December 06, 2014

THE BADAMI CHALUKYAS - Part III

PULAKESHI II: THE RISE & FALL OF THE WARRIOR KING

The greatest king to be born in the family of the Badami Chalukyas, Pulakeshi II is widely regarded as one of the greatest monarchs in the glorious history of India. In his thirty-three year long reign, he carved out an empire that covered extensive parts of northern and central Deccan; at the zenith of his military prowess, the whole of the peninsula bowed to him. The accounts of foreign travelers who visited his domains tell us a resplendent tale of prosperity that was ushered in the south during this period. Never since the time of the powerful Satavahana ruler Gautamiputra Satkarni had any king from down south ruled such a vast territory. His resounding victory over his worthy contemporary Harsha Vardhana, the emperor of Kanauj is considered to be his most remarkable military feat. However, there is certainly more to him than this and in this post, I would like to present my views on the meteoric rise and equally sudden fall of southern India's earliest emperor.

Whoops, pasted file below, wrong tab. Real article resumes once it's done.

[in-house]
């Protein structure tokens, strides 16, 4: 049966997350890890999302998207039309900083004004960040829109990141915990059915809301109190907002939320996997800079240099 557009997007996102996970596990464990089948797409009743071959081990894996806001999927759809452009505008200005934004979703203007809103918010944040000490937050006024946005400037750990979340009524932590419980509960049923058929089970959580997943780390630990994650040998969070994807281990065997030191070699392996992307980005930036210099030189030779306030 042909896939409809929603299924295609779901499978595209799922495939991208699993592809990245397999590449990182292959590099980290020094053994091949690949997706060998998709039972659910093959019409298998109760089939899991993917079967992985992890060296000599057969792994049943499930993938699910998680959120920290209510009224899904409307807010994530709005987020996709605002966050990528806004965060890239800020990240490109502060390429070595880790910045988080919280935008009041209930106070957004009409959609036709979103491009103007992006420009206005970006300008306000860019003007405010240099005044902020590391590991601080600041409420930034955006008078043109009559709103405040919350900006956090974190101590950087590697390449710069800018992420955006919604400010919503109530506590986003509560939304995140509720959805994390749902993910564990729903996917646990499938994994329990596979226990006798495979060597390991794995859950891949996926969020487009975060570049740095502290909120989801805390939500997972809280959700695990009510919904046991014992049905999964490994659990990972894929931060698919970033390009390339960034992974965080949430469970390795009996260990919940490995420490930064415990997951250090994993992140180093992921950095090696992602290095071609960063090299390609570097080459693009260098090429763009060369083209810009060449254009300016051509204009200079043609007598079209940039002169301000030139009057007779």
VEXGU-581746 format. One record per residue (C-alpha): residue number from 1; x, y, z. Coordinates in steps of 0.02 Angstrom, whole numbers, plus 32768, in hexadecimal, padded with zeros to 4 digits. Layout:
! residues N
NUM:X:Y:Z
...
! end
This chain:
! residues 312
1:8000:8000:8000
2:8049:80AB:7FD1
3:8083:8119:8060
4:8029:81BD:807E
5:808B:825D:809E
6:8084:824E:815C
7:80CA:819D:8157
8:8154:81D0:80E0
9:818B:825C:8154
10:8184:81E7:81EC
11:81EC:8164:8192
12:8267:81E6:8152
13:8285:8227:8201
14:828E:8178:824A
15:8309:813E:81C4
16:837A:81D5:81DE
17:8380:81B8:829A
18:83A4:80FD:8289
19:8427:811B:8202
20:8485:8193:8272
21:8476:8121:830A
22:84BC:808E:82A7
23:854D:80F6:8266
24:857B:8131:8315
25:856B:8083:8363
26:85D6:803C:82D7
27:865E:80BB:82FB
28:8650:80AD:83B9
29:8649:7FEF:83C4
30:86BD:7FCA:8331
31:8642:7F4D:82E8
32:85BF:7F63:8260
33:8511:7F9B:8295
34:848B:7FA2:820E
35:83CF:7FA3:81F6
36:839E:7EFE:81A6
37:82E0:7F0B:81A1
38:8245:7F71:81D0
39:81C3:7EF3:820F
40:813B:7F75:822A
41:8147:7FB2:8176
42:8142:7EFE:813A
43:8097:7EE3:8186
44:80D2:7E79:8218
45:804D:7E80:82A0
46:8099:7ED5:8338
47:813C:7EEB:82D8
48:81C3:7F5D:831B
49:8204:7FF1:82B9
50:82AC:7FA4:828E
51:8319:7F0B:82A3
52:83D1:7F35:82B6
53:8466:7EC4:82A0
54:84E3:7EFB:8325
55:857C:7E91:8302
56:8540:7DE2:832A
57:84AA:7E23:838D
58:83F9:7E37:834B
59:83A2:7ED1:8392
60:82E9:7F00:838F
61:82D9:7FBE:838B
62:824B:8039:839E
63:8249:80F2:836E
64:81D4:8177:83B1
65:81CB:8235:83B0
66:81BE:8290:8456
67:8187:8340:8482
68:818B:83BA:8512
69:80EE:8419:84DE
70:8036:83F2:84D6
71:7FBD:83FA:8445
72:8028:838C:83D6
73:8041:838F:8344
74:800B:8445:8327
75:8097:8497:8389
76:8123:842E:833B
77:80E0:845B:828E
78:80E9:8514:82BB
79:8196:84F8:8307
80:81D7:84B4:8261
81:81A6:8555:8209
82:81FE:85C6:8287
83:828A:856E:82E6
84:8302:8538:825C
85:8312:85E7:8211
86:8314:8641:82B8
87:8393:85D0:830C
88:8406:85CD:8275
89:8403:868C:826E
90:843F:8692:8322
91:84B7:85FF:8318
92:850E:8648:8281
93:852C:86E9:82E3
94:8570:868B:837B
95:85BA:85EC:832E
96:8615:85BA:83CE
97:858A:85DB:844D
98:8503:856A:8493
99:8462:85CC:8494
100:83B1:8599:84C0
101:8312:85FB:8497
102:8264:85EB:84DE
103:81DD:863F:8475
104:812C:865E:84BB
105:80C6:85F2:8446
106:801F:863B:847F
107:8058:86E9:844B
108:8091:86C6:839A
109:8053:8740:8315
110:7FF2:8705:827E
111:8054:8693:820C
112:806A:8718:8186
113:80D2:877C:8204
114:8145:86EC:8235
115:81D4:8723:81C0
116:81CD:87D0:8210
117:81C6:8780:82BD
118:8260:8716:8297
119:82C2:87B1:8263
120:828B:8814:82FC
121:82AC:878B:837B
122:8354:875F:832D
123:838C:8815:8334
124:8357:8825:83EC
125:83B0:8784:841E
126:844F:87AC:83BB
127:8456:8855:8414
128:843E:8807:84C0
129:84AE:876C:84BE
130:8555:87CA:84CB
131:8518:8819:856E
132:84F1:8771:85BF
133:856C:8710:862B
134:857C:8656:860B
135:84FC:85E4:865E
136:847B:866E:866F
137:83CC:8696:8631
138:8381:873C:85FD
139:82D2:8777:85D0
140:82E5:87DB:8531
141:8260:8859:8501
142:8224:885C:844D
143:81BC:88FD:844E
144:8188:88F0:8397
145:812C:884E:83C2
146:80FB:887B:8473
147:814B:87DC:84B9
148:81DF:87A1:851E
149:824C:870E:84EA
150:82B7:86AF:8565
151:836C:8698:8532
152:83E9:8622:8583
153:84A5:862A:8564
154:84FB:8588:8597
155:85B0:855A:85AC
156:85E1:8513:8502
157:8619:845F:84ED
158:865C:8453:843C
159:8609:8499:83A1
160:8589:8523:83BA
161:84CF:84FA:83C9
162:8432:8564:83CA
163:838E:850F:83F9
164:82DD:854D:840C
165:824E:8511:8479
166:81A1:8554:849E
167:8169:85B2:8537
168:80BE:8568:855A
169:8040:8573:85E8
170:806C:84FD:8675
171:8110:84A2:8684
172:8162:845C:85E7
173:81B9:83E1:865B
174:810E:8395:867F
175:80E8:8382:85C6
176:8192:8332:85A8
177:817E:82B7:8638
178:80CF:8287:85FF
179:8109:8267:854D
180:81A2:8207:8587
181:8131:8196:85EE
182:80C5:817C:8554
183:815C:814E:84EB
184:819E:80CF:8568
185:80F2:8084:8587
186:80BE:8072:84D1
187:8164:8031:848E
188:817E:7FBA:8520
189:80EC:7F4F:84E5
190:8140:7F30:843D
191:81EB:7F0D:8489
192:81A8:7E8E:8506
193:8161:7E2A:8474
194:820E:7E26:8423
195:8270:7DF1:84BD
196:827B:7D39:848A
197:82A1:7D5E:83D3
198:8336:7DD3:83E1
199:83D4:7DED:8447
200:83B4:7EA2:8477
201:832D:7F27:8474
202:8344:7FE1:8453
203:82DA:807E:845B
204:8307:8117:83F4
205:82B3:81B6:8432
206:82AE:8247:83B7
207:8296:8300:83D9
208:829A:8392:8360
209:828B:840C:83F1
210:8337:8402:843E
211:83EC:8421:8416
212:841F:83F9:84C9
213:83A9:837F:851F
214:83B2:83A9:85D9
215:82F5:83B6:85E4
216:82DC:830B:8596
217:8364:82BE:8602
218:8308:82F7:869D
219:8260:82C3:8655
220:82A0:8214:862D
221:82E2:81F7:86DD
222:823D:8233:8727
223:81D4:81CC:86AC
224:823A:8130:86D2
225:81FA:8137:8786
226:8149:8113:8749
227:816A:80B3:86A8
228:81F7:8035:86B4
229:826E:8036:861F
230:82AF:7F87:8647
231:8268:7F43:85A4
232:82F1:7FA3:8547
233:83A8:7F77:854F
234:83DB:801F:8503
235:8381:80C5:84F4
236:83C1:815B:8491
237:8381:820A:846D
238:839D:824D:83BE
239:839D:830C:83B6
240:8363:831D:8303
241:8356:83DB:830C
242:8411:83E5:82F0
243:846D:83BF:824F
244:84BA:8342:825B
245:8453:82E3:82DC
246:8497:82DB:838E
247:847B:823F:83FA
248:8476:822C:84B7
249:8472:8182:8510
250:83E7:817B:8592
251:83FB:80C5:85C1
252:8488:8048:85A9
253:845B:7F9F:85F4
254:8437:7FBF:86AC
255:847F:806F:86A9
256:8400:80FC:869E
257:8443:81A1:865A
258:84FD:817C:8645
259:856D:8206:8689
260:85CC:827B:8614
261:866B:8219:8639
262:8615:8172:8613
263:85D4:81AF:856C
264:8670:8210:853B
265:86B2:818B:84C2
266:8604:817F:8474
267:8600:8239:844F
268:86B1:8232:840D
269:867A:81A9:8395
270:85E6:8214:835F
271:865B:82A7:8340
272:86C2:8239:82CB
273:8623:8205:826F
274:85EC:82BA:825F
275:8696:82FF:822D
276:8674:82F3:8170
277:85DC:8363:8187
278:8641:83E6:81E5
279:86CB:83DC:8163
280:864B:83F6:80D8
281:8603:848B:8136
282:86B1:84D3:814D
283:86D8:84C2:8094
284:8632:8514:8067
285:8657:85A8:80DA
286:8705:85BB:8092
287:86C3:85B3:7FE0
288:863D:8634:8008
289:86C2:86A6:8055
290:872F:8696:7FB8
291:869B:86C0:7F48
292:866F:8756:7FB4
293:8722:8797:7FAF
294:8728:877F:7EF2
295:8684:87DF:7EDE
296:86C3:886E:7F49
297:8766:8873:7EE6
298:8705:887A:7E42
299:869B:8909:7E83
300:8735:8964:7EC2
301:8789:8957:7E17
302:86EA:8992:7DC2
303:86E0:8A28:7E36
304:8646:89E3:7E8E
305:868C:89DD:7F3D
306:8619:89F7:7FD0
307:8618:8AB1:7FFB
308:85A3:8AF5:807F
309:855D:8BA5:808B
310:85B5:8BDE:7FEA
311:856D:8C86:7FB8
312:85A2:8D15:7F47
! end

It is a well-documented fact that Ereya as Pulakeshi was known in his youth, had to fight his uncle to get the throne that 'rightfully' belonged to him by the law of primogeniture. He raised the banner of revolt against the incumbent Chalukyan king Mangalesa after it became clear that the latter wanted to hand down the kingdom to his own son. Though we do not have the details, Ereya might have been about 15 to 20 years old when the Vatapi kingdom was engulfed in the civil war; he was young and inexperienced. Mangalesa, on the other hand was at the height of his career; having ruled over a decade, it is quite possible that he had filled the army and administration with his loyalists. Moreover, he had won decisive victories in the west and north that saw the Chalukyan domain double in size, proving that he was a worthy general. For Pulakeshi to build an army strong enough to challenge the incumbent king and then lead it to a victory over the forces of Mangalesa when he was just a fugitive prince is in my opinion, one of the biggest achievements of his career in spite of the fact that he got some aid from feudatories like the Gangas of Talakkad. This proves that he had mastered the art of military strategy and diplomacy at an early age.